Since 2006, Annette Larkin Fine Art has provided specialist services to collectors of contemporary, indigenous and modern art. With unsurpassed expertise in dealing in secondary market contemporary Australian art, Annette Larkin Fine Art provides tailored advice and services in all aspects of purchasing, valuing and collection management.
Director, Annette Larkin, brings over three decades of specialist experience in the Australian and international art markets. Currently Larkin manages major corporate collections, works closely with private collectors of significant Australian and International art and is highly respected as a valuer of many areas of collecting.
In her 11 years at Christie's Australia, many as Associate Director and Head of Contemporary Art, she established stand-alone sales of contemporary art, liasing and travelling to Asia, United States and Europe for the auctions of contemporary and modern, international and asian art. Prior to this, Larkin worked at the major Sydney commercial gallery, Macquarie Galleries; with the Art Gallery of New South Wales and Newcastle Region Art Gallery. In 1994 she was selected by the Australian Government as the Australian Curator and Commissioner for the VIII Indian Triennale, New Delhi.
At a national level Annette Larkin is a respected art valuer and was a committee member for the Australian Government Cultural Gift Scheme (2007-2010). In addition, she is a member of the Australian Valuers and Auctioneers Association; a Foundation member of the Art Gallery of New South Wales and a Museum of Contemporary Art Ambassador. In 1993 she was a founding member, and Chairperson (1996-1998) of the very successful Contemporary Collection Benefactor Program at the Art Gallery of New South Wales, Sydney.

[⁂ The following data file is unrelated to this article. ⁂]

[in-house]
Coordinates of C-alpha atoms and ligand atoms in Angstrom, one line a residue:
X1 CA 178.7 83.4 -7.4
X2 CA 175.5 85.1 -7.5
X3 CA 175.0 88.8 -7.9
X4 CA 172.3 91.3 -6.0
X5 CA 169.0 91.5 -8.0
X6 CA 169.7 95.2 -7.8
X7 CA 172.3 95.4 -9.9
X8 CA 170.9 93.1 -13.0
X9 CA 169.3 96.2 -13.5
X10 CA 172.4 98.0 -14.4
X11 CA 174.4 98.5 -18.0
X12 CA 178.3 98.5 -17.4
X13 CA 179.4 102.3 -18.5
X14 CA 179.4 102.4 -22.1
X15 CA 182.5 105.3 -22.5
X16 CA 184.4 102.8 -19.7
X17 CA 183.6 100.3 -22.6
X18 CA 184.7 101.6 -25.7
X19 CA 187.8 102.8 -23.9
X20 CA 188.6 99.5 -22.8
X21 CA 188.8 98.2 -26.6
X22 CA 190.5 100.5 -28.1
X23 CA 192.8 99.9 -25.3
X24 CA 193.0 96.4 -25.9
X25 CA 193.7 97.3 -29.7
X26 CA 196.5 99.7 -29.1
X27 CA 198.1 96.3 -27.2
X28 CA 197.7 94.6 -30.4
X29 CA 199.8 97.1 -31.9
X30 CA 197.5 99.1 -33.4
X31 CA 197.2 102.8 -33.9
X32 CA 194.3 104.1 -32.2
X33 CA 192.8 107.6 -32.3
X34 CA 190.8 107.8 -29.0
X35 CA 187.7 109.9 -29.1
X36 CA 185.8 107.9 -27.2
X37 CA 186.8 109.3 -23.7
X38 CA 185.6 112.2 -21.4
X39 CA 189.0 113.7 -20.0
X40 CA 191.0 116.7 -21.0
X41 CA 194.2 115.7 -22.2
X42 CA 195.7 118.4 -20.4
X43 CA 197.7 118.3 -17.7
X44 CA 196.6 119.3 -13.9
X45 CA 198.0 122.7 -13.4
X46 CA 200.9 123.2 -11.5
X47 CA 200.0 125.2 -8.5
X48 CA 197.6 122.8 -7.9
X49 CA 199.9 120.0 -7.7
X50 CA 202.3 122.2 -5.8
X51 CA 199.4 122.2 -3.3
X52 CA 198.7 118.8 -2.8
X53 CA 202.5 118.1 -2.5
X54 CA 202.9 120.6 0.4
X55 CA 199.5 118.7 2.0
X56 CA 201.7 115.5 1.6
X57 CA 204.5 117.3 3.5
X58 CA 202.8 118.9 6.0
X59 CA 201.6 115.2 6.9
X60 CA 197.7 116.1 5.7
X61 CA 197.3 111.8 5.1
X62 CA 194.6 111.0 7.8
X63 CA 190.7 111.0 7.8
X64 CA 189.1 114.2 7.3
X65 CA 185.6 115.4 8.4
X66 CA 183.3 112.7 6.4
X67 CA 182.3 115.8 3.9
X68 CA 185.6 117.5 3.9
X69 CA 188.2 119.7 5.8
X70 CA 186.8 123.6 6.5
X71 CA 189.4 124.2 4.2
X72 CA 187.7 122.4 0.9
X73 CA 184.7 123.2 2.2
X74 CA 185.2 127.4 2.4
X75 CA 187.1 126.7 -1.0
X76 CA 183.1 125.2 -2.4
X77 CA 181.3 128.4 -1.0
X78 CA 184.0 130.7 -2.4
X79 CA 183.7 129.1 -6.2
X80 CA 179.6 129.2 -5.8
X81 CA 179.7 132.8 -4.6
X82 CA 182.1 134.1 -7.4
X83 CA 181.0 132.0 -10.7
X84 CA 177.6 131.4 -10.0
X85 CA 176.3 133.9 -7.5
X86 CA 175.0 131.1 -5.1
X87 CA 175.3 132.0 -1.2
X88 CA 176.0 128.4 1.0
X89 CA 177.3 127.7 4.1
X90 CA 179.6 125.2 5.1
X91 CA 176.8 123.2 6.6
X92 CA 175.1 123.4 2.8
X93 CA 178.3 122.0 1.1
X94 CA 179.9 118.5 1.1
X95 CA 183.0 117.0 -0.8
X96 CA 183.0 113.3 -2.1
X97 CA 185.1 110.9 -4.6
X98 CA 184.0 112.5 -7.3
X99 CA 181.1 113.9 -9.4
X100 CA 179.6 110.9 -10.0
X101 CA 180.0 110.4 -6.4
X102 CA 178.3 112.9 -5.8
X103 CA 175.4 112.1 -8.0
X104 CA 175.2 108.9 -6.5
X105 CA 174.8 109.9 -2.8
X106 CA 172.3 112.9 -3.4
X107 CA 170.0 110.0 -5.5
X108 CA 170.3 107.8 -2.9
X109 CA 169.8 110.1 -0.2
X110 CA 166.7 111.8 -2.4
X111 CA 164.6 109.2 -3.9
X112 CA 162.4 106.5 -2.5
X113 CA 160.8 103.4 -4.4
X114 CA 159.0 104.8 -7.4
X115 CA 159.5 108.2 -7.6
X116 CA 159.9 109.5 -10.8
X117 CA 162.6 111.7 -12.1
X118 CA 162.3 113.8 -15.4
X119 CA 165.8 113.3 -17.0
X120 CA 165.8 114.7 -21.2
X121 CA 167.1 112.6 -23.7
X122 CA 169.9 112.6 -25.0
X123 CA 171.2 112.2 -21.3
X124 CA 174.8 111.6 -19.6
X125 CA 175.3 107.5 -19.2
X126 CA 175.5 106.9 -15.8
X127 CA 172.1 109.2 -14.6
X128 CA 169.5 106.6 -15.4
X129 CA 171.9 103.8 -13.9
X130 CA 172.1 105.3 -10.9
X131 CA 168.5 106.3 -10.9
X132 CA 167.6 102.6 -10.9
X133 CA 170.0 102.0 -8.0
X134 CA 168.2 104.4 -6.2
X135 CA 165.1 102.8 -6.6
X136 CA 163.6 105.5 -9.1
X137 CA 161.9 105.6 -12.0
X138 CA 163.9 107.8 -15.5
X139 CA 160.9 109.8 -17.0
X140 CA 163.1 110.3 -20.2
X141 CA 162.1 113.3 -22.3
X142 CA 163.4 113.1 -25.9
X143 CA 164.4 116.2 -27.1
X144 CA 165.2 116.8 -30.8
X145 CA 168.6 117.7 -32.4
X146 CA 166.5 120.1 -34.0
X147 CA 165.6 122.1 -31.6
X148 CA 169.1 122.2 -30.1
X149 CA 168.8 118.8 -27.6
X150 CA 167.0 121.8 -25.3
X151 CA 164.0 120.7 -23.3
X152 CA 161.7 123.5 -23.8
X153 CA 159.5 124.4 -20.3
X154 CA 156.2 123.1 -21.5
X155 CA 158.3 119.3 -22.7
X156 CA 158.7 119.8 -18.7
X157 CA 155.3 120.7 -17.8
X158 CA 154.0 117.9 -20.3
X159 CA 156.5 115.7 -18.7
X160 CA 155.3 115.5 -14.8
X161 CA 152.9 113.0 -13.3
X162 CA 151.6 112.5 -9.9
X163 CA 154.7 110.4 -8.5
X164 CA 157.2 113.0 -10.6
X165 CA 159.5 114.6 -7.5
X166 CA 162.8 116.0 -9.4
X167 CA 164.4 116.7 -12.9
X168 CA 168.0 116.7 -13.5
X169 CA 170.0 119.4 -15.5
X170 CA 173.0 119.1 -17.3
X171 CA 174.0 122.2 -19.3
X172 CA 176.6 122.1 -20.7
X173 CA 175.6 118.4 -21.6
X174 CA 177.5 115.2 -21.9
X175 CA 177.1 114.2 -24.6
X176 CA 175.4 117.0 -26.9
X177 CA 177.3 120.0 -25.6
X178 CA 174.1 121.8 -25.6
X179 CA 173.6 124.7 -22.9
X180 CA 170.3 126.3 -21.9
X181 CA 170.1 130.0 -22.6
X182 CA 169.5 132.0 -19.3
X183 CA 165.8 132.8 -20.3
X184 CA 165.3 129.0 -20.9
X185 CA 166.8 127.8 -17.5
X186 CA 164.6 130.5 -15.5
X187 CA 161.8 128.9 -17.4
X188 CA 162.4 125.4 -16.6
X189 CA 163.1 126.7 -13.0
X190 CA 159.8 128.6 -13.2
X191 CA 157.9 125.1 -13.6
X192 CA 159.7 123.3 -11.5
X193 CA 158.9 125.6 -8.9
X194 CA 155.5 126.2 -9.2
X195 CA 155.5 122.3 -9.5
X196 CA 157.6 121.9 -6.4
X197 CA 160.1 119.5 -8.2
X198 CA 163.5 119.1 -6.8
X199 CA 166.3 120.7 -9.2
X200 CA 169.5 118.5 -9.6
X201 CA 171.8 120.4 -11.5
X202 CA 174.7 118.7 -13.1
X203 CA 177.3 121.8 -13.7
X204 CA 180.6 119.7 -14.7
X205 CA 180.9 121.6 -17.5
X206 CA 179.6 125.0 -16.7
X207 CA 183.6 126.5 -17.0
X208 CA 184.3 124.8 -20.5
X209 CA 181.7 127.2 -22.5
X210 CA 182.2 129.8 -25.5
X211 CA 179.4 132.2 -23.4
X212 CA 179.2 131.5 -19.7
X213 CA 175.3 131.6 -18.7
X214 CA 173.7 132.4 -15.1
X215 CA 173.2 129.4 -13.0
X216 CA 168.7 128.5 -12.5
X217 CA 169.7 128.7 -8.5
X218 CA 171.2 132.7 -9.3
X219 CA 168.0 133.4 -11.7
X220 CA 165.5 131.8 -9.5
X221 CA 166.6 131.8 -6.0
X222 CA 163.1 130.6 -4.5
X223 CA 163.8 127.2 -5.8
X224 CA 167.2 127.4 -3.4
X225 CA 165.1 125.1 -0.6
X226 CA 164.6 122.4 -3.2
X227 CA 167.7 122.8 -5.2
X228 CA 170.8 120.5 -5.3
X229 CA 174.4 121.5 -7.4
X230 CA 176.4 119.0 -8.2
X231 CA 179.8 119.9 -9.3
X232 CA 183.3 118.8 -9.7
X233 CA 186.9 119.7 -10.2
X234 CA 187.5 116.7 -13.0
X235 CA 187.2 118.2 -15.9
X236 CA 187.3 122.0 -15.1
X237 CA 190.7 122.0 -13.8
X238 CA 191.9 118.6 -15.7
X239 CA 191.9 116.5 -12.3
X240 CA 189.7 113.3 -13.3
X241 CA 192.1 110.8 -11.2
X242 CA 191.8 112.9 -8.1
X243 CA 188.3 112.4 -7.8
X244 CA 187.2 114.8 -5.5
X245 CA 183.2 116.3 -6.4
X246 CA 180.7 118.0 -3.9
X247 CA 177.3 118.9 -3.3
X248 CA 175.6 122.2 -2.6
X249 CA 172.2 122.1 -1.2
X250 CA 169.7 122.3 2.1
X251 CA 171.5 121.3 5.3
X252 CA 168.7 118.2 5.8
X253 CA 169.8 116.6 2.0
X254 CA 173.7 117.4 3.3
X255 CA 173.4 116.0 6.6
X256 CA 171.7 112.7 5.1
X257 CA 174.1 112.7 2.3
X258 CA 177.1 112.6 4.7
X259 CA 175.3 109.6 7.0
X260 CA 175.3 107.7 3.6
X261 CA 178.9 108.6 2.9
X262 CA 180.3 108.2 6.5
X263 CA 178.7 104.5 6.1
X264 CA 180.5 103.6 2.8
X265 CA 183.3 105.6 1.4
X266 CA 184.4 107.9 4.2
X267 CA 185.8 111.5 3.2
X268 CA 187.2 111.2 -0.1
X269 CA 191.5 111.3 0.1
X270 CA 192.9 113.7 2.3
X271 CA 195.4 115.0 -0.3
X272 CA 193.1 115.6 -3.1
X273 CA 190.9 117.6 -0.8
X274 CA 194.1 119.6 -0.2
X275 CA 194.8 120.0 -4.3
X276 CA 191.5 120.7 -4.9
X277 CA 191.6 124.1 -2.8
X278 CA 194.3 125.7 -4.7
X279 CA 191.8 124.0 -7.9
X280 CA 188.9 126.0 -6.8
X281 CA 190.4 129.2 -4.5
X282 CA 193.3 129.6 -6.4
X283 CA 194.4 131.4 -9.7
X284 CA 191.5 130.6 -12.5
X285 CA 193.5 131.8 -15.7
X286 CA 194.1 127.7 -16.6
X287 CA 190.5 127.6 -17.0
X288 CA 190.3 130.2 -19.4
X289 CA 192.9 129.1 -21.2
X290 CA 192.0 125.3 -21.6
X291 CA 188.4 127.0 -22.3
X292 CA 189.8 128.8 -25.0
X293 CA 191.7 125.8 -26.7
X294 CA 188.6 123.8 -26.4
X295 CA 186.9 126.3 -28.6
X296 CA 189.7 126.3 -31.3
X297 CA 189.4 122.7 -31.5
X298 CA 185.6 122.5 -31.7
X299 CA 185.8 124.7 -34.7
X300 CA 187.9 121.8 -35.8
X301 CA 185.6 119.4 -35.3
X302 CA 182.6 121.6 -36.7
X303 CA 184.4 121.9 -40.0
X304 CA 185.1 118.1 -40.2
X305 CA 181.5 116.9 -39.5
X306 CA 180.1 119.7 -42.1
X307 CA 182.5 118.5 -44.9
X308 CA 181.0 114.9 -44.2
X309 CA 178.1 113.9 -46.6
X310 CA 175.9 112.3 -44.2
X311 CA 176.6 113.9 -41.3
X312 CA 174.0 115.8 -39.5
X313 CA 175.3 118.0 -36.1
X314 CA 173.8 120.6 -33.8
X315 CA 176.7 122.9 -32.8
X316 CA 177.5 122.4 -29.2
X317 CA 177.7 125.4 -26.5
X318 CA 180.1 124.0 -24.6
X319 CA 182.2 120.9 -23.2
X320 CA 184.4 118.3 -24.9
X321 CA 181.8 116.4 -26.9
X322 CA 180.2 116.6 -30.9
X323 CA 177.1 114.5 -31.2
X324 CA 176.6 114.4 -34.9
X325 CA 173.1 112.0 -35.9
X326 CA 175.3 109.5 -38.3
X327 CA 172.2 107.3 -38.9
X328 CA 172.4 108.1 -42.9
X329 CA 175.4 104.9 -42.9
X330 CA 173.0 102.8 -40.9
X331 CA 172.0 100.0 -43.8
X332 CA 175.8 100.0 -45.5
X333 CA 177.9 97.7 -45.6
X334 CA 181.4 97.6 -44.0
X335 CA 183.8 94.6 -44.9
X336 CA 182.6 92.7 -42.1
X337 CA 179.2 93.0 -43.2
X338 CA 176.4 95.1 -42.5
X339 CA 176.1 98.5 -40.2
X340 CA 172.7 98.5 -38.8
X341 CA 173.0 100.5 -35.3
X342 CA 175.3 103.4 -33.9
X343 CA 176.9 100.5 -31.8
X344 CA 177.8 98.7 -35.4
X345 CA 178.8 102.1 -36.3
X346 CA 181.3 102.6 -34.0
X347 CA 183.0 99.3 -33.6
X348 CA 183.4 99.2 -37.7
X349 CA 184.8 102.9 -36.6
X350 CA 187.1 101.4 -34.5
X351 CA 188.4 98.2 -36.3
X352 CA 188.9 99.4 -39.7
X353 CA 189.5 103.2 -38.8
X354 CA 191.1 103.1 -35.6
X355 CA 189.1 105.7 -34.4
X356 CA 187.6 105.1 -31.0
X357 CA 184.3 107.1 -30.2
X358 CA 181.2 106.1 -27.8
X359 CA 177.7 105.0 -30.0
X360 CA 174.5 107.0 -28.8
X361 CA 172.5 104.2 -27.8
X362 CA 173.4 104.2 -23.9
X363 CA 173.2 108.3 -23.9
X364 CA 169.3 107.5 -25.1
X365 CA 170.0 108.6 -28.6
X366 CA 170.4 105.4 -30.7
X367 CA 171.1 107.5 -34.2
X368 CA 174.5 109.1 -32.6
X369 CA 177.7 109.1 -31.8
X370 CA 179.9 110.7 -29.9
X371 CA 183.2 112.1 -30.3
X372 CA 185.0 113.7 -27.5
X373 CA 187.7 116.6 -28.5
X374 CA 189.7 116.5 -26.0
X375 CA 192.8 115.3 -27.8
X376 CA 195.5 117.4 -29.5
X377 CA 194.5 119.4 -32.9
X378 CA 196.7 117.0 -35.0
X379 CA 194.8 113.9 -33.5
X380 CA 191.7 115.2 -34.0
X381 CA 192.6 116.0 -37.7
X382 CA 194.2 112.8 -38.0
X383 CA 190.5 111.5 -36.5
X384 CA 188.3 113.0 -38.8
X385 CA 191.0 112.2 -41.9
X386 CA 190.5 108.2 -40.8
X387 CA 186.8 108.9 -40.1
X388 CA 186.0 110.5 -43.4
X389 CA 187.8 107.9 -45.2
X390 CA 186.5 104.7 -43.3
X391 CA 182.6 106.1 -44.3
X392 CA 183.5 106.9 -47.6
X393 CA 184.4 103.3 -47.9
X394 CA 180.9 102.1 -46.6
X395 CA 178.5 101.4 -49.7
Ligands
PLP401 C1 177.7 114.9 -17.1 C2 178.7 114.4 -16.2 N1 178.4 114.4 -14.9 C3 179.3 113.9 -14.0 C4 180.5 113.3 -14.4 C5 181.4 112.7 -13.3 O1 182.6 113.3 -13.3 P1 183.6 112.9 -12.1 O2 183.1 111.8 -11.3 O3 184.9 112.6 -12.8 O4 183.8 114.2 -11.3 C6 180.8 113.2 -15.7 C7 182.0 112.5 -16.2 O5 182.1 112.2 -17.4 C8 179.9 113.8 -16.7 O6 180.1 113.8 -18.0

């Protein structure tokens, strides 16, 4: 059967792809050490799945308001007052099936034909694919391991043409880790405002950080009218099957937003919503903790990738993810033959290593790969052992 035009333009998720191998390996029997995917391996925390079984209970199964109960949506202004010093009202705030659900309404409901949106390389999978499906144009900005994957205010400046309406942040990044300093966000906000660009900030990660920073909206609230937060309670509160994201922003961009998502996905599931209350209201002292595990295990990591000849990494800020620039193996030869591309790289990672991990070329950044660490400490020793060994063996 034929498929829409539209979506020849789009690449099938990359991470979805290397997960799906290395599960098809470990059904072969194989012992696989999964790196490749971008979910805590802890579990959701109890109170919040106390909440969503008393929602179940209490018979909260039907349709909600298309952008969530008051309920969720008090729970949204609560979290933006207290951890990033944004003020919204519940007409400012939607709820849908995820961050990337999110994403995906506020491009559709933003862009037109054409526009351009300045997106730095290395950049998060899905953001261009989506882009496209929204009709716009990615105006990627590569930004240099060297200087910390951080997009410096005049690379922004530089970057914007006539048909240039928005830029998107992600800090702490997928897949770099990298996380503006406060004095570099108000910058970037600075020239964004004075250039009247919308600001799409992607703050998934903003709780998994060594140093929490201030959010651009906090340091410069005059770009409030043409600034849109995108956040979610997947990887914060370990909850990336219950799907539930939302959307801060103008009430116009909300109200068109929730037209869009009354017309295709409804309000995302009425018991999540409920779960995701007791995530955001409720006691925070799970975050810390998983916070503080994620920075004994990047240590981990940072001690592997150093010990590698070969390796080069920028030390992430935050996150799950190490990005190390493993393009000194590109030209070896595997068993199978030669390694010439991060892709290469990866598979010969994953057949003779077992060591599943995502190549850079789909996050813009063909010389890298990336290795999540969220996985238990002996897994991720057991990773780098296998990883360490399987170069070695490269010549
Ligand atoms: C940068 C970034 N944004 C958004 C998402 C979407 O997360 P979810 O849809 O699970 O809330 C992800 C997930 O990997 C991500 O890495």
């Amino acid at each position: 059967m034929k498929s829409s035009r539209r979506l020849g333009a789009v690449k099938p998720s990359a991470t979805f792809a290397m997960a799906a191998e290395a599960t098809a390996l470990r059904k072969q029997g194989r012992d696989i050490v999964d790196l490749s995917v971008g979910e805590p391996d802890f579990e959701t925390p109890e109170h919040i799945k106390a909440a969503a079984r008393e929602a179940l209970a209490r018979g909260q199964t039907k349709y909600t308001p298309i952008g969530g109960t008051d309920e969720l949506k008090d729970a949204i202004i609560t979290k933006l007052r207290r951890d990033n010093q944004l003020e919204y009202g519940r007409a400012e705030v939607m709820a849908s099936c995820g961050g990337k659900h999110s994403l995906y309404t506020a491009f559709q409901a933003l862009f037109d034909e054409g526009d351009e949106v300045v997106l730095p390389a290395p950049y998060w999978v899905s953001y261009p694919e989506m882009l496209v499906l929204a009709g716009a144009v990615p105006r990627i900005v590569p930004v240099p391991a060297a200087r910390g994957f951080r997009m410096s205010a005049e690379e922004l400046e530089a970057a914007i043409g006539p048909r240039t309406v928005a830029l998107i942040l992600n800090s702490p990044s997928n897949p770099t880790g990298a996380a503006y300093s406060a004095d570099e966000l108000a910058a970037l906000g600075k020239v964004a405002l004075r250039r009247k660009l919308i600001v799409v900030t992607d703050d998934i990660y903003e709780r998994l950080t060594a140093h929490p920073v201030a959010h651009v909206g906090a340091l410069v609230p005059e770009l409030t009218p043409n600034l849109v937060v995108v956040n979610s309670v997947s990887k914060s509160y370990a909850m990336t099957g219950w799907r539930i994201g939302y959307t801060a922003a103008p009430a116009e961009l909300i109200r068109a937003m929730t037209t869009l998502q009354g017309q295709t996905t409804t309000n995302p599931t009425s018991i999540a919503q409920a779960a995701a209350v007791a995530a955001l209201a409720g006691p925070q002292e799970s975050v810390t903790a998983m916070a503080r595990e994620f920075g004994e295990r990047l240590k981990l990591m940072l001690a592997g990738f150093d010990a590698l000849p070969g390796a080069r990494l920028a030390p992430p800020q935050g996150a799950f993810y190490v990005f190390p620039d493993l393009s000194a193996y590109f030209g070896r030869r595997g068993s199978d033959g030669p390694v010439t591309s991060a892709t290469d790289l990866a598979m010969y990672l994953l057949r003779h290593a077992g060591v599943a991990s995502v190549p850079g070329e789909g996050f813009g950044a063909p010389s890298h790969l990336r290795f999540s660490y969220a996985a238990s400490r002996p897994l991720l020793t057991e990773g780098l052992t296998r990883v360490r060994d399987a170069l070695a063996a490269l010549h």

As a contemporary art dealer, valuer and adviser based in Sydney her services include:
Tailored advice for private and corporate collections:
Specialist services in secondary market contemporary art:
Accredited valuation services:
ANNETTE Larkin has a lot to thank rats for. It was her inability to dissect them and her loathing at having to tie their aortas with string that persuaded the Christie's art specialist of 10 years to drop biology and take up fine arts.
While those early days in the lab at the University of NSW may have been tough, Larkin's career since changing direction has blossomed. Her curriculum vitae is a straight line heading due north: eight years at Sydney's Macquarie Galleries; a year as curator at Newcastle Regional Gallery, then Christie's where, for the past five years, she has been an associate director and headed the only art department in the art auction arena that holds exclusive yearly sales of contemporary art.
No, she wasn't dragged around to galleries as a child; and no, her parents didn't paint. Her dad was a businessman, her mother a mum and the only art on her bedroom walls was a couple of Degas ballerina prints, dwarfed by posters of her favourite band, Sherbet. At school she always wanted to be a biologist; at university she discovered art was also about history, literature and politics; but after her degree she didn't know what she wanted to do. It was the job at Macquarie, she says, which set her on a track...
ANNETTE LARKIN barely has time to blink, let alone talk to a journalist. The occasion is the preview of the latest Christie's contemporary art sale. About $2.1 million worth of art is about to go under the hammer. Larkin, Christie's head of contemporary art, is rooted to the spot schmoozing a throng of seriously cashed-up art collectors.